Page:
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Alberta's Telephone Heritage
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English inventor Alexander Bain patented the first facsimile machine in 1843, about three decades before the telephone came into existence. This machine could reproduce writing through signals sent over a modified telegraph wire, but proved more unwieldy than merely sending a message by telegraphy.

Fax machines This did not stop a few hardy souls from trying to improve upon it, however, and Dr. Arthur Korn of Germany built the first photoelectric fax machine in 1902. Twenty-three years later, French inventor Edouard Belin followed in his footsteps by constructing a new kind of fax machine.

The Belinograph scanned pages with a powerful light source that translated dark and light spaces into electrical signals of different strengths.

Using a variant of Belin’s technology, the Associated Press began transmitting photos over the "wire" in 1934.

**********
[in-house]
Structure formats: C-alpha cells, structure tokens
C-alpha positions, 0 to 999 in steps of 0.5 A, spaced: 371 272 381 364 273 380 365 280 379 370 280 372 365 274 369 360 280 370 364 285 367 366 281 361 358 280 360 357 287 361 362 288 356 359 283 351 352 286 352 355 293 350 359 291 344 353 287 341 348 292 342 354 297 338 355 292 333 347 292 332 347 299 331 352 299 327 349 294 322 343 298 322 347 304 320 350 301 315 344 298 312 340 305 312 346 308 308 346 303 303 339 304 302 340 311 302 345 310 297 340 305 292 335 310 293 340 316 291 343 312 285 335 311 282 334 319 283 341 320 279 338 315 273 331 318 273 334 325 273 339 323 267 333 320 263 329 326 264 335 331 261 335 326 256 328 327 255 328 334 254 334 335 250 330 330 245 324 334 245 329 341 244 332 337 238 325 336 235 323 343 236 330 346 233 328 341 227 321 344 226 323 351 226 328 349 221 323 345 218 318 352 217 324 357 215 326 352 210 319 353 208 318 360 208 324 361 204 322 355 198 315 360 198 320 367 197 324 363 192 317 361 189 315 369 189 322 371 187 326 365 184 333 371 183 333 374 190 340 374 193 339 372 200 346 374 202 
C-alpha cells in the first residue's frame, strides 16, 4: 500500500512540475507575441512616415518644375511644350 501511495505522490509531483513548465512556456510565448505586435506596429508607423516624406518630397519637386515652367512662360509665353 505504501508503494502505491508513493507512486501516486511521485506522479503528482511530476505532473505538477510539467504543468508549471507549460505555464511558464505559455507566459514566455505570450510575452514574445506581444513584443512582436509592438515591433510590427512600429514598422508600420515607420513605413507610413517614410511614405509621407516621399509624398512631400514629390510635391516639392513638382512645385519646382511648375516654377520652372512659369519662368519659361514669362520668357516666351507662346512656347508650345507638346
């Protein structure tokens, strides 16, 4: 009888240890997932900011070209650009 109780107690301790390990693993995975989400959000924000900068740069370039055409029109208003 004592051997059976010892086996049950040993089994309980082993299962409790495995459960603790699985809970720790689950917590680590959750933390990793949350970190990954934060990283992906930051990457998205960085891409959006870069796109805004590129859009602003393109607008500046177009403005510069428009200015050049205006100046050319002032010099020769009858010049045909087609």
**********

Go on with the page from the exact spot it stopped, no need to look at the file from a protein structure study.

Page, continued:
Fax machine Despite these advancements, however, fax machines still remained expensive to buy and complex to operate. This changed in 1966, when Xerox introduced the Magnafax Telecopier. At 37 pounds (17 kilograms), the Magnafax was lighter than its progenitors, and quite a bit faster as well. Documents and images could be sent at a rate of six minutes per page along an ordinary phone line.

These machines were not feasible in Alberta until 1979, when the telephone companies put up new wires capable of handling the increased data. Since then, fax machines have become more compact and accessible to the point where nearly anybody can own one.

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